Red Sea events exposed ‘fragility of existing connectivity’: Jaishankar | Latest News India - Hindustan Times

Red Sea events exposed ‘fragility of existing connectivity’: Jaishankar

Feb 20, 2024 07:49 PM IST

Events in Red Sea & Gulf of Aden post Israel-Hamas conflict show need for multiple resilient trade corridors, says Indian minister Jaishankar at business conclave.

New Delhi: Events in the Red Sea and Gulf of Aden following the Israel-Hamas conflict have exposed the “fragility of existing connectivity” arrangements and the world needs multiple trade corridors with in-built resilience, external affairs minister S Jaishankar said on Tuesday.

External affairs minister S Jaishankar. (File photo)
External affairs minister S Jaishankar. (File photo)

Jaishankar, who was speaking at the inaugural session of an India-Europe business conclave, took a veiled swipe at China’s Belt and Road Initiative (BRI) by saying the world needs new models of connectivity that are transparent, based on viable projects and without “hidden agendas”.

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The Indian minister’s remarks came against the backdrop of the Indian Navy deploying several frontline warships and aerial assets to monitor and assist merchant shipping following a string of attacks blamed on the Iran-backed Houthi rebels of Yemen. The rebels have said the attacks were mounted in solidarity with Palestinians following Israel’s bombardment of Gaza.

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Referring to the launch of the India-Middle East-Europe Economic Corridor (IMEC) on the margins of the G20 Summit last September, Jaishankar said the partners in the project “were not adequately cognisant of the fragility of existing connectivity”.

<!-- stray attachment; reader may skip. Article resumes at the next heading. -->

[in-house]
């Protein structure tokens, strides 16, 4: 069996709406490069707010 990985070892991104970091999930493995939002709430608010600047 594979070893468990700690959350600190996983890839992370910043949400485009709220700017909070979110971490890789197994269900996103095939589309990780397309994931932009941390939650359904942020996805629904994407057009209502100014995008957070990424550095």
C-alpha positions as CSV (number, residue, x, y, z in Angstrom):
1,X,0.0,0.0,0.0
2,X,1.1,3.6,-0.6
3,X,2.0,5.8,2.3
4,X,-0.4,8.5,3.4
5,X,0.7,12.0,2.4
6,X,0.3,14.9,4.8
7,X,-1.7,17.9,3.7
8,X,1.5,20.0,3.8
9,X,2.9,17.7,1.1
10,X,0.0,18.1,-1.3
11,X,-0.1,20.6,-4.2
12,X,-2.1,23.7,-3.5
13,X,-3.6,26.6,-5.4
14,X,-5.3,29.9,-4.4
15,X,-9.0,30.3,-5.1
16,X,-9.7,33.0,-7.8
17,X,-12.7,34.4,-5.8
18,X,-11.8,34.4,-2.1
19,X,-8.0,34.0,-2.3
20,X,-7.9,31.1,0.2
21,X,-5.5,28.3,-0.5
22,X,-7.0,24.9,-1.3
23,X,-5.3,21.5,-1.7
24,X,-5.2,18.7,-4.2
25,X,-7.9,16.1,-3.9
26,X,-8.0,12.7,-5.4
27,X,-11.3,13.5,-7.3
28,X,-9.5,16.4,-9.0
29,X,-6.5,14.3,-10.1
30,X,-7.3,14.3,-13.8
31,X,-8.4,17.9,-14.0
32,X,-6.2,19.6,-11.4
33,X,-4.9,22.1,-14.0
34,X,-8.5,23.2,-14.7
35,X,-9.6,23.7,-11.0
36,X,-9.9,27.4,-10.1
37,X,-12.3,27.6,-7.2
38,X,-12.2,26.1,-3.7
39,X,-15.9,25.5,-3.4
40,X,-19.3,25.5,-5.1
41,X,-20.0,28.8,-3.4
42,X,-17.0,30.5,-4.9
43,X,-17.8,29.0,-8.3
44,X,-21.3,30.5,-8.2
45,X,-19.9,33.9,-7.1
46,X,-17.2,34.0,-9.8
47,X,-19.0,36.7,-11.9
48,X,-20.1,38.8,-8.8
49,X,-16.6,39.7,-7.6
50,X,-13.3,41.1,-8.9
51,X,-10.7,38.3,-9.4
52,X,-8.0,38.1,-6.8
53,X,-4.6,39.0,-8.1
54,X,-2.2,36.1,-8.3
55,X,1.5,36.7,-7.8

The events in the Red Sea and the Gulf of Aden, and even the 2021 obstruction of the Suez Canal due to a mishap, have highlighted the need to create “multiple...supporting corridors of connectivity of different forms, with their own in- built resilience”, he said.

In an apparent reference to China’s BRI, which has consistently been opposed by India as part of it passes through Pakistan-occupied Kashmir, Jaishankar emphasised the need for India and Europe to offer alternative models of connectivity.

“On connectivity, we would particularly value working with Europe, because it is important today that connectivity is collaborative, transparent, based on viable projects [and] doesn’t have hidden agendas. By doing that, we will set before the world a model of how international cooperation on connectivity should work and we hope that other countries will draw appropriate lessons from that model,” he said.

He held up the possibility of European countries getting involved in other connectivity projects that India is part of, such as the polar route for shipping and a corridor passing through Iran. He also pointed to work done by India to enhance road, waterway and electrical grid connectivity with Bangladesh, Bhutan and Nepal.

In this context, he suggested the possibility of linking IMEC with the Trilateral Highway project – involving India, Myanmar and Thailand – to connect Europe to the Pacific.

Speaking on the theme of “India and Europe: Partners in growth and sustainability” at the conclave organised by the external affairs ministry and the Confederation of Indian Industry (CII), Jaishankar referred to the importance of production, connectivity, technology, demographics, values and a framework for doing business.

Trust and transparency are critical in the technology sector, and India’s push in smart cities, decarbonisation, emerging technologies and space have opened up new opportunities for European companies. However, Jaishankar said the two sides cannot be impervious to technology’s security implications, such as the reliability of renewable energies and concerns related to semiconductors.

India has inked mobility agreements with several European states to help businesses access skills and talents, and these pacts also promote legal movement. The rapid expansion of universities and specialised institutions will help India to meet the world’s need for human resources, Jaishankar said.

He also pointed to the need for a new framework for business as the post-Covid-19 world is looking at a new form of globalistaion “where we are more secure in our own countries and regions, where there is greater resilience and reliability in supply chains, where there is greater trust and transparency in the digital world”.

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